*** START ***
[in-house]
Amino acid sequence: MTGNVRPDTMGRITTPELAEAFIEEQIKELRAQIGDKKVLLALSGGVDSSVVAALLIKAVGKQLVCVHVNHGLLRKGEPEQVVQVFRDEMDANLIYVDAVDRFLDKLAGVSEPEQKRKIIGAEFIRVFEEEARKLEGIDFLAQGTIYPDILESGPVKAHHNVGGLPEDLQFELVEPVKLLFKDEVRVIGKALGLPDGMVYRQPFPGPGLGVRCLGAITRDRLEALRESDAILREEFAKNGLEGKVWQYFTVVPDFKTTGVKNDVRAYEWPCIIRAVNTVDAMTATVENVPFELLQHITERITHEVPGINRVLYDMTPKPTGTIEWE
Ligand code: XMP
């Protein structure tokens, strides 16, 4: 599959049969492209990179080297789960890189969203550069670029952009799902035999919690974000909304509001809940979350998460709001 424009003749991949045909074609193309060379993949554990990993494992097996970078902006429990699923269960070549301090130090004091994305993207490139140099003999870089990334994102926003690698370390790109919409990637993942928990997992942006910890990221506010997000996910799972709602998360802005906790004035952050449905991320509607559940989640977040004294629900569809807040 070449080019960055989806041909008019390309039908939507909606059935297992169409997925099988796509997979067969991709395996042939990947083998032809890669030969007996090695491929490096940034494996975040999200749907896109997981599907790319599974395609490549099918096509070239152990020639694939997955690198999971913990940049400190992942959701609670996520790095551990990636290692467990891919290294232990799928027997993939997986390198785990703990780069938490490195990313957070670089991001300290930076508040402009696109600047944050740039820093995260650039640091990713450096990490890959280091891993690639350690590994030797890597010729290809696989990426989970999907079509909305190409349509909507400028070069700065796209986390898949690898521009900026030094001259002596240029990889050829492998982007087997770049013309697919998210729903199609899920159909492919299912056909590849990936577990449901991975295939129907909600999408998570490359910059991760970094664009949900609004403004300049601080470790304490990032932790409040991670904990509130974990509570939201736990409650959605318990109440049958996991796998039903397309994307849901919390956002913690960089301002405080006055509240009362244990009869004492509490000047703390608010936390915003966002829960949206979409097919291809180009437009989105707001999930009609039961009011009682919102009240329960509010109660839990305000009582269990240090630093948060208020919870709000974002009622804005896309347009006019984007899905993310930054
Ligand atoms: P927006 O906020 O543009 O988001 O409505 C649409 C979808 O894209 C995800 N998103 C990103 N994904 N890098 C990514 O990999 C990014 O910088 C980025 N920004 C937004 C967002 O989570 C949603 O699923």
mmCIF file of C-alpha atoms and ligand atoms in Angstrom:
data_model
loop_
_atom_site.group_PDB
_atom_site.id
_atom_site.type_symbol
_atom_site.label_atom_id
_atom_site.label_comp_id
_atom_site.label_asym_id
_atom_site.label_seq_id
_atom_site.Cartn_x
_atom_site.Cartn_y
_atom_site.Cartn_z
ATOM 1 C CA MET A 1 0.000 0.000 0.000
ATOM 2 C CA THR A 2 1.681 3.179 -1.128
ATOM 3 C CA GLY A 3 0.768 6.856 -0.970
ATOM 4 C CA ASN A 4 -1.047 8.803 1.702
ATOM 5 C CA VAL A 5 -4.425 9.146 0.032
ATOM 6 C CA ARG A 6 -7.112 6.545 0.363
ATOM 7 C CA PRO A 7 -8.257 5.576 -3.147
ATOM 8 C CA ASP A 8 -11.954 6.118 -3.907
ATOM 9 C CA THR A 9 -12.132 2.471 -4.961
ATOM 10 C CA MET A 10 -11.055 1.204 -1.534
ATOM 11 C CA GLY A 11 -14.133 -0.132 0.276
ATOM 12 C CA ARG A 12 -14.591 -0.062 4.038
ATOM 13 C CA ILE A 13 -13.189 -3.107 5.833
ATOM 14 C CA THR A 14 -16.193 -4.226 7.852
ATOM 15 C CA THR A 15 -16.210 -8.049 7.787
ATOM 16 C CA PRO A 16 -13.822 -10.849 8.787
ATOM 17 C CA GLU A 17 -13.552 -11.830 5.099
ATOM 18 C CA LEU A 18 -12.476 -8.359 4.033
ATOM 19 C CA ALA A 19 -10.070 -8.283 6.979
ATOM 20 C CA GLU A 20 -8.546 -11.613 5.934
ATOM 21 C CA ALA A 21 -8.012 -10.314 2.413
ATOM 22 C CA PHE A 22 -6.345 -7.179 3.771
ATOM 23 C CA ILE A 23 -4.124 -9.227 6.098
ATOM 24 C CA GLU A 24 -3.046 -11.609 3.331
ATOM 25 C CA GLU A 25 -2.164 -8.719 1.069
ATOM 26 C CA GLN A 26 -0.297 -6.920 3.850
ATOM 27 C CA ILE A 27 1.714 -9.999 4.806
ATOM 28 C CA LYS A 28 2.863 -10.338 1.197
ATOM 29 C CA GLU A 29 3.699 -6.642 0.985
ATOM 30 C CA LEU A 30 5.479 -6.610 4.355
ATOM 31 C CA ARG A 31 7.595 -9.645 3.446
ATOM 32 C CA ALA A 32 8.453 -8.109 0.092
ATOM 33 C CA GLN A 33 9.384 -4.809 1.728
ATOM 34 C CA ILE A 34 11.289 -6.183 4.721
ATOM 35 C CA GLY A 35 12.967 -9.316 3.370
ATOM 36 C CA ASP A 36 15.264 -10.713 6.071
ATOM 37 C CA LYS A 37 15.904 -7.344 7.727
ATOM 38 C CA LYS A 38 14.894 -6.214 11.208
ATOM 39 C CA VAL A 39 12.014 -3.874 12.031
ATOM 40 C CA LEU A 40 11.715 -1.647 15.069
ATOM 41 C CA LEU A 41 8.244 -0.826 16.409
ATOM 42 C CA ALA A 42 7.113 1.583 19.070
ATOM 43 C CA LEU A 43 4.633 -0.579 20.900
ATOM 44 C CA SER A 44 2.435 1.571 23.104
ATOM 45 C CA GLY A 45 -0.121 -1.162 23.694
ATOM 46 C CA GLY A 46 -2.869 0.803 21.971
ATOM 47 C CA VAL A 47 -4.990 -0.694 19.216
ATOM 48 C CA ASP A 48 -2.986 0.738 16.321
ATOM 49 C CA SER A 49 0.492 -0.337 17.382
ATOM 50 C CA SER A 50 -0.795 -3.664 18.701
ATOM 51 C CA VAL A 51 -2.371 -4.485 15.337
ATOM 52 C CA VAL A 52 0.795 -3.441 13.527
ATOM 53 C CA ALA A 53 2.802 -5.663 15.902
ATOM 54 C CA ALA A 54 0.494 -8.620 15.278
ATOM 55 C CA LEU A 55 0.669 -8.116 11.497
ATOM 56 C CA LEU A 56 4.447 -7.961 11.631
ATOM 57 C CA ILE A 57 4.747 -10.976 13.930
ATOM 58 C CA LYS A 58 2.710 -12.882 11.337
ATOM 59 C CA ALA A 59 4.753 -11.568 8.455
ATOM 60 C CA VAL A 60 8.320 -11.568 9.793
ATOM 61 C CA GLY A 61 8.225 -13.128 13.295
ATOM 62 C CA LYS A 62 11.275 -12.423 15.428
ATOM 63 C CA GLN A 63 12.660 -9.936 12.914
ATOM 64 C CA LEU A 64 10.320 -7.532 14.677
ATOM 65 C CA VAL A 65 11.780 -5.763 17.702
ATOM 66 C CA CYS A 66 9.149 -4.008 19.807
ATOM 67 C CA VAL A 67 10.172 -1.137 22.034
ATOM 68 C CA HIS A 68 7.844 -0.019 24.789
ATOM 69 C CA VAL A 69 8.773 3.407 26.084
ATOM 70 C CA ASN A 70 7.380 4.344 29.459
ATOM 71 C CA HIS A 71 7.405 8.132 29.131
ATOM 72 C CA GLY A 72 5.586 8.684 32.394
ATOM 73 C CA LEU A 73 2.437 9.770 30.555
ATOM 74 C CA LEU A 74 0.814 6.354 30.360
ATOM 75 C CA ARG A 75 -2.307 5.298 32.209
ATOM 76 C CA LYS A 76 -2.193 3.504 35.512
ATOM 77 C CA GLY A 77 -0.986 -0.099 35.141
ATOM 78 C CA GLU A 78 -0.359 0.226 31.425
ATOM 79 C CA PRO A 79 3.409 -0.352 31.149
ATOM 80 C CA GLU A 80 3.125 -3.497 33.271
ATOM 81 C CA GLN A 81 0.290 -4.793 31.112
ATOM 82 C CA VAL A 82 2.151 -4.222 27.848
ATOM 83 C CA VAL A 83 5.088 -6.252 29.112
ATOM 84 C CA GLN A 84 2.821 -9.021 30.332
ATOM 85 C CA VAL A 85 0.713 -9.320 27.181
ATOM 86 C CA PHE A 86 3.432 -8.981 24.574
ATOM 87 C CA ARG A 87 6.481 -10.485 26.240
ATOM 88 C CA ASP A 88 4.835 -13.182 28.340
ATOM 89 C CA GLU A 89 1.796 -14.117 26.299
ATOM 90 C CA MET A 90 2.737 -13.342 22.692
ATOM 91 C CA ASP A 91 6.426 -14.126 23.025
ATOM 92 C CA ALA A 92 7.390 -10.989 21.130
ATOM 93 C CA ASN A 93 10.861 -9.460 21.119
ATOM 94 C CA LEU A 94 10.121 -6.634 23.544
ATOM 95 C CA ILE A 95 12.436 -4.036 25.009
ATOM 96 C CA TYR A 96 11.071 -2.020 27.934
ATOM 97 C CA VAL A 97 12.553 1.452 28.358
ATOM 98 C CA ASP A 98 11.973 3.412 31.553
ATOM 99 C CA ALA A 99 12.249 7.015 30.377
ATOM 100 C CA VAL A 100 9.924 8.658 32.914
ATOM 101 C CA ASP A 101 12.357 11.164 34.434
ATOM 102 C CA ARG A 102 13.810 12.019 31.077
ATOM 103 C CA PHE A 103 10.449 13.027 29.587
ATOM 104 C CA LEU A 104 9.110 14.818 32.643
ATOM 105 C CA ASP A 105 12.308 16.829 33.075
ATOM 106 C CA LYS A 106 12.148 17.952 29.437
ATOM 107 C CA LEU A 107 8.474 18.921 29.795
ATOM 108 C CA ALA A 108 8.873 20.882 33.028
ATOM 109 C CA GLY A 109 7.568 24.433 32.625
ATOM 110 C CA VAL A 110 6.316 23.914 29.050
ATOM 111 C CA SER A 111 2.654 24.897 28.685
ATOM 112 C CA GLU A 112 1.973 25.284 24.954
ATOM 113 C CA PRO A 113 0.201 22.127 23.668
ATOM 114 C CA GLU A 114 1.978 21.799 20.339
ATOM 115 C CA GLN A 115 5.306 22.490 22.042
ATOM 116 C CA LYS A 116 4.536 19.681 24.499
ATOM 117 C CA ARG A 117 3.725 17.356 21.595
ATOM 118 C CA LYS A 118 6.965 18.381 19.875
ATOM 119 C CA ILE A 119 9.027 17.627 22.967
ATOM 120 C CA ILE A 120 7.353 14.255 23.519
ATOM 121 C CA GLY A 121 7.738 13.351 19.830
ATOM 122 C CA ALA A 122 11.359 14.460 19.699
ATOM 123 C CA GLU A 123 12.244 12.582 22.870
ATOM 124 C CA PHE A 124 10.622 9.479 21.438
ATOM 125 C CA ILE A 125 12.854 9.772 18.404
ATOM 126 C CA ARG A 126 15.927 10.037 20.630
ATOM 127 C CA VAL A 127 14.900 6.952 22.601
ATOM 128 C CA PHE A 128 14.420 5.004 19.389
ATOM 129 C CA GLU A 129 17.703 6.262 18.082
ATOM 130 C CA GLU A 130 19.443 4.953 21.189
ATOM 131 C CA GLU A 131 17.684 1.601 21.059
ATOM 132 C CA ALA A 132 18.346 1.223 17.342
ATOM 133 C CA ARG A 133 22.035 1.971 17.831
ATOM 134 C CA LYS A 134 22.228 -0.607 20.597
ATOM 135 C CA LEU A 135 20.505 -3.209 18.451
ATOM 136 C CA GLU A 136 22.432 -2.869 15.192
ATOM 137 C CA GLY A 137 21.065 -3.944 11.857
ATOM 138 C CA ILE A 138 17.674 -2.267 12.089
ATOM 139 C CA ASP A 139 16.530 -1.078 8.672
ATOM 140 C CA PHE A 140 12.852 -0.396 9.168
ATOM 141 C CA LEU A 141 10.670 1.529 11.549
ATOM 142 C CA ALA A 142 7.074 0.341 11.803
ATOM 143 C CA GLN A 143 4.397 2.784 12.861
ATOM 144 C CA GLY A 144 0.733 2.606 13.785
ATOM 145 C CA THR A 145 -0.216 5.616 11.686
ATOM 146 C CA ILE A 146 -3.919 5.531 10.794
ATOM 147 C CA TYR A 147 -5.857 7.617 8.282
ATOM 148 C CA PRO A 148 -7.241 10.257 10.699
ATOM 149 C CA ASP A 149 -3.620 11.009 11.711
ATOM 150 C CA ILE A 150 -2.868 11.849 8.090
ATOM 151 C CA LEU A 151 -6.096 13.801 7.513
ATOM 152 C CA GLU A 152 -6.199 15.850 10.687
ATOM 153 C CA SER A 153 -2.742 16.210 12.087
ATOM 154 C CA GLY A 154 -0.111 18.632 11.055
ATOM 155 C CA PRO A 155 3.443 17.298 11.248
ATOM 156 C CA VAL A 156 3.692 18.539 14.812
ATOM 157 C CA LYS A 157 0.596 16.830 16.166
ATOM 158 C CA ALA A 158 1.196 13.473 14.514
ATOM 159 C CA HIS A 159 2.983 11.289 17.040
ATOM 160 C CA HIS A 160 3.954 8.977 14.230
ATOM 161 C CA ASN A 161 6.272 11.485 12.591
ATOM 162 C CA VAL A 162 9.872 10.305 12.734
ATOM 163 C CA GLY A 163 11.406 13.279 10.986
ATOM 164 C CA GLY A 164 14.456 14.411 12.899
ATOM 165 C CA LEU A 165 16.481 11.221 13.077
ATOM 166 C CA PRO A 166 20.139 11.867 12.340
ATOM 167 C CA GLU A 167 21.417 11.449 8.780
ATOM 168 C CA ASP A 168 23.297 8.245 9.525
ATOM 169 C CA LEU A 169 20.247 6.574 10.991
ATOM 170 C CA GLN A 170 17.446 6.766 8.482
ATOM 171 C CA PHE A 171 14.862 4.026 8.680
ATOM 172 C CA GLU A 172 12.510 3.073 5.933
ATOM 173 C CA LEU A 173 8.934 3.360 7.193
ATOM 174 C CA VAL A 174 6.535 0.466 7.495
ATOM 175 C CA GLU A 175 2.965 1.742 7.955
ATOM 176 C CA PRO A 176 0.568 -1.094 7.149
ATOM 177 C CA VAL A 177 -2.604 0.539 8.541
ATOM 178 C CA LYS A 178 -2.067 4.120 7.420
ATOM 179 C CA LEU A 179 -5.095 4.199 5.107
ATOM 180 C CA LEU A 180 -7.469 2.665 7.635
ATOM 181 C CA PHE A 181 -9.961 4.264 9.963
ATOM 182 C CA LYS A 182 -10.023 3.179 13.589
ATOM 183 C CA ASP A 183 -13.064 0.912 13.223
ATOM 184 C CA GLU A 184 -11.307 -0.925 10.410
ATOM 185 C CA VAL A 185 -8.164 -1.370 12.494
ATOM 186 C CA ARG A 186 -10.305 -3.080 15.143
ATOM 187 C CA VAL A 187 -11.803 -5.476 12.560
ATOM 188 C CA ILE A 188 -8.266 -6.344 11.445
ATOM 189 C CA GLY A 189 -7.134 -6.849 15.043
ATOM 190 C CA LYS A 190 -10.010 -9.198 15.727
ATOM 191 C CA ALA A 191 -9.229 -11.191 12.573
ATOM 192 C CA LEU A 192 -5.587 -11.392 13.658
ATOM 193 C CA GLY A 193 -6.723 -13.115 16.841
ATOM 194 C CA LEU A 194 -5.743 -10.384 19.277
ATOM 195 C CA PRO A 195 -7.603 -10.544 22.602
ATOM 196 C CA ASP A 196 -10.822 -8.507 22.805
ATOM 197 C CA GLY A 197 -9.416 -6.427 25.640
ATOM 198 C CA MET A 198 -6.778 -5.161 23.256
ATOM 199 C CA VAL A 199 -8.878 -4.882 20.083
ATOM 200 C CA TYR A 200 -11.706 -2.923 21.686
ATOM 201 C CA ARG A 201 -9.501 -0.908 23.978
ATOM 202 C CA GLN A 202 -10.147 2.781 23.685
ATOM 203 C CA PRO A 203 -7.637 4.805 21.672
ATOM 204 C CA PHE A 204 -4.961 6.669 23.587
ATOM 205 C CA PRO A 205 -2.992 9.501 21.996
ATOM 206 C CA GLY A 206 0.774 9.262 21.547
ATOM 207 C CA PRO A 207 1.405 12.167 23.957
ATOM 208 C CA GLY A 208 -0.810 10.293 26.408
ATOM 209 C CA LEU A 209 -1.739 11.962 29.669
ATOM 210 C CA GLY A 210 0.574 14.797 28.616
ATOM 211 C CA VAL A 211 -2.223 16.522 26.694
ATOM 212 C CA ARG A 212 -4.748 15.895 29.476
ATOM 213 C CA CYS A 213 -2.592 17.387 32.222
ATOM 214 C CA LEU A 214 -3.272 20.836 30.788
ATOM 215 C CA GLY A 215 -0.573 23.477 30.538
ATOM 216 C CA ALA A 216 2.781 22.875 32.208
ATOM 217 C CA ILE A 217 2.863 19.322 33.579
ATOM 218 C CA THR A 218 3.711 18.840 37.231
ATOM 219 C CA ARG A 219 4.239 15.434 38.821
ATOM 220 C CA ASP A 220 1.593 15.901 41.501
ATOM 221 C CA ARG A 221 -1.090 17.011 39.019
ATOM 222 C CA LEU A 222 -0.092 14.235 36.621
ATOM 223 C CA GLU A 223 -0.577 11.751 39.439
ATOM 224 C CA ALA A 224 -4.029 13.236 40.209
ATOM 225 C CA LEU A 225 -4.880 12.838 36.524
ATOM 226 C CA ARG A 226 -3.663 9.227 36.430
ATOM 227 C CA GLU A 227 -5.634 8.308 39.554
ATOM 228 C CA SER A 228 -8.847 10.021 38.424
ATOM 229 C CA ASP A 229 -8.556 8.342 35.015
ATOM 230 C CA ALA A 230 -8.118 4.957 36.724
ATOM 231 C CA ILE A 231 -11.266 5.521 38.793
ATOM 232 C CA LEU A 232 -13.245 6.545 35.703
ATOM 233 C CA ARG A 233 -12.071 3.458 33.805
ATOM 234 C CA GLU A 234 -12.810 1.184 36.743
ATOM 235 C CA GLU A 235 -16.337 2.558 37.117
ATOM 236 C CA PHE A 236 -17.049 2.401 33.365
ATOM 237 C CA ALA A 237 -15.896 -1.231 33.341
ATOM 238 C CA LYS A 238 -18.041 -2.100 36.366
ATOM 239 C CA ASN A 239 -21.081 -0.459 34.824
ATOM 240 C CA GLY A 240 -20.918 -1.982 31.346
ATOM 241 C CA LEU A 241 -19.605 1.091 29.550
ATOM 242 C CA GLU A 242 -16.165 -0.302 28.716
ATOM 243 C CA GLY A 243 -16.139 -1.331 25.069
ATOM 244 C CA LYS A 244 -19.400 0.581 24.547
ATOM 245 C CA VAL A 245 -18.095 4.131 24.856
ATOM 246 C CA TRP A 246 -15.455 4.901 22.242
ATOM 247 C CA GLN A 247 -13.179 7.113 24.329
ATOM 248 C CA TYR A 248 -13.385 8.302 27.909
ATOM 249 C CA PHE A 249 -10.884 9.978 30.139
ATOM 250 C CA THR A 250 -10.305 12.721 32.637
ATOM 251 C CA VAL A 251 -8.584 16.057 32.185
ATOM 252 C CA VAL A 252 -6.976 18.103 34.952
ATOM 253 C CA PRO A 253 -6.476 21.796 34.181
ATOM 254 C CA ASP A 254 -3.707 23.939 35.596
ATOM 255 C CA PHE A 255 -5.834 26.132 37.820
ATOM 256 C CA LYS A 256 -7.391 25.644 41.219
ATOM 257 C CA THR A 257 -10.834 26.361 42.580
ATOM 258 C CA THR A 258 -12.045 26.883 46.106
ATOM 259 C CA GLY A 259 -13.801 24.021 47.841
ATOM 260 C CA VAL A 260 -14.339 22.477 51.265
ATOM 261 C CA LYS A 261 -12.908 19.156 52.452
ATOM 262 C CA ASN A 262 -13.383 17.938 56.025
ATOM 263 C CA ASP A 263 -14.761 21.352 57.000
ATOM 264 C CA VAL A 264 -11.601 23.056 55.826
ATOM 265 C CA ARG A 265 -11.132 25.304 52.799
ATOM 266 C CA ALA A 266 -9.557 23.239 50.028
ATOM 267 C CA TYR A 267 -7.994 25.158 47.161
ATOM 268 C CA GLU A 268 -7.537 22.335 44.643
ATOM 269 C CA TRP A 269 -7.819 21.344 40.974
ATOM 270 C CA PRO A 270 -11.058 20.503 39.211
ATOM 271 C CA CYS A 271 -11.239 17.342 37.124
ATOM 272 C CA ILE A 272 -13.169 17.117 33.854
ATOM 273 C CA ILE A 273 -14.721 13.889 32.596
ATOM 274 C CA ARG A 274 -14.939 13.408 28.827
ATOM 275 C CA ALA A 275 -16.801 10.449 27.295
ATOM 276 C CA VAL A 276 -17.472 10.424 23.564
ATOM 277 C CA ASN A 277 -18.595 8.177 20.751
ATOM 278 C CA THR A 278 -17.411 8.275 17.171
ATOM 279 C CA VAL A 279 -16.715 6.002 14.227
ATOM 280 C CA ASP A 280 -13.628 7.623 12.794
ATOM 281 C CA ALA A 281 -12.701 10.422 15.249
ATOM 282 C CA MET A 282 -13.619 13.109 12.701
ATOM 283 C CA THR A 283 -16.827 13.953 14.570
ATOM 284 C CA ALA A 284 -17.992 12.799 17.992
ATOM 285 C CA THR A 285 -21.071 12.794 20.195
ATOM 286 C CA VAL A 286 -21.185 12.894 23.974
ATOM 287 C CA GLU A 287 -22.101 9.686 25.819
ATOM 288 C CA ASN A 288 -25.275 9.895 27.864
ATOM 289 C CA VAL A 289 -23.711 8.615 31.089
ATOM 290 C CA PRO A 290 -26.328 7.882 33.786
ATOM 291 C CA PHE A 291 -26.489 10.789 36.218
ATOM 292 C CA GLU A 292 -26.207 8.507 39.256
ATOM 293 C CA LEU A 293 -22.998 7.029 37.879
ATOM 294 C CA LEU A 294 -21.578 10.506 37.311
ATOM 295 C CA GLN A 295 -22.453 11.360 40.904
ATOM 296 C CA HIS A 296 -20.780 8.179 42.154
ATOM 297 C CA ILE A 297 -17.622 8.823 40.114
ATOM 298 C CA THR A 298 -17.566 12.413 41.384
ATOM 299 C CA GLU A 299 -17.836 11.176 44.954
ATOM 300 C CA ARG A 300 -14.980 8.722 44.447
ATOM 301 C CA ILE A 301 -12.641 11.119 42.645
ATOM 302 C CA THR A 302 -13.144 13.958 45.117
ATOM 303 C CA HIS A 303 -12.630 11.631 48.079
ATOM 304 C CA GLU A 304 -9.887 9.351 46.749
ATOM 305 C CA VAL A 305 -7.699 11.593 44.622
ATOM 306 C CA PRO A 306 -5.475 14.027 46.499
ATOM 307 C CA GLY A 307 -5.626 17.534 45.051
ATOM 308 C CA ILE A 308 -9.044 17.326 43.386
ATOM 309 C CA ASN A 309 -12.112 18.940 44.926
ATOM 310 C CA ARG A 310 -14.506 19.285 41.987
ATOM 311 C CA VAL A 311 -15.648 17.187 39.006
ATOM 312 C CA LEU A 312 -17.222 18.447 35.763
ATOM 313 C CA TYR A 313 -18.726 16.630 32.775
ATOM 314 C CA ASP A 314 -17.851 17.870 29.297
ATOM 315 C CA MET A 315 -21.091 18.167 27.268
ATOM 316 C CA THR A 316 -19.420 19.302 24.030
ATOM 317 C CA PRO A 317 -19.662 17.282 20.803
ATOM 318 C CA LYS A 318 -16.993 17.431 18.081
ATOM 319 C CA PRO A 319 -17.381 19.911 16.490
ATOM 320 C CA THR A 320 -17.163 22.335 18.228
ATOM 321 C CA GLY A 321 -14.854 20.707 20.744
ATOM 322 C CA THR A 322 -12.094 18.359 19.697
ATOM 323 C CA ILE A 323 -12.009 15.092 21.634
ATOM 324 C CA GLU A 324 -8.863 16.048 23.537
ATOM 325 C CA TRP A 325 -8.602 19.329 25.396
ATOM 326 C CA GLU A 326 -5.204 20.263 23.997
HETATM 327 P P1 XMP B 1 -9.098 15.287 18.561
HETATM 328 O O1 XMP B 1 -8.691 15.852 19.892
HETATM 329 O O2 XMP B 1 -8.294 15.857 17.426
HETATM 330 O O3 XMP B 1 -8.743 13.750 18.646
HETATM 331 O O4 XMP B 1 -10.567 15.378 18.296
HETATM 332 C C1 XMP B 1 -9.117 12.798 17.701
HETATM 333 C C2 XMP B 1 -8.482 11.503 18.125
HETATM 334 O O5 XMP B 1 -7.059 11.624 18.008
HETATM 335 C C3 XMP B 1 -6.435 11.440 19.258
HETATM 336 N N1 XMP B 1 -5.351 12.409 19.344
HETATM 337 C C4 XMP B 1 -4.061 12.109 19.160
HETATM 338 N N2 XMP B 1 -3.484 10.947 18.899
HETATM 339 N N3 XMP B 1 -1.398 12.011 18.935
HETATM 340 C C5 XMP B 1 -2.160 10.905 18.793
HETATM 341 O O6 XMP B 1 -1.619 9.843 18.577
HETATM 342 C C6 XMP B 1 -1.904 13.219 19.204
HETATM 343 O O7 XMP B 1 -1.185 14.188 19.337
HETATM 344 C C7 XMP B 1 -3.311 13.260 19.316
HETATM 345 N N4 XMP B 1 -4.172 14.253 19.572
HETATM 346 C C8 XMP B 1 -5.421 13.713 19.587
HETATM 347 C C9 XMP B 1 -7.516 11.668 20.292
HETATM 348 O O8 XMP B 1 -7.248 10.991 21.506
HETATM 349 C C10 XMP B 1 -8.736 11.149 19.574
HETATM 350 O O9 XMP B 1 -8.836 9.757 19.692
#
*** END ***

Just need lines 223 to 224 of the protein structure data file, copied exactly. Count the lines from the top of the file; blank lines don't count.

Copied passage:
ATOM 205 C CA PRO A 205 -2.992 9.501 21.996
ATOM 206 C CA GLY A 206 0.774 9.262 21.547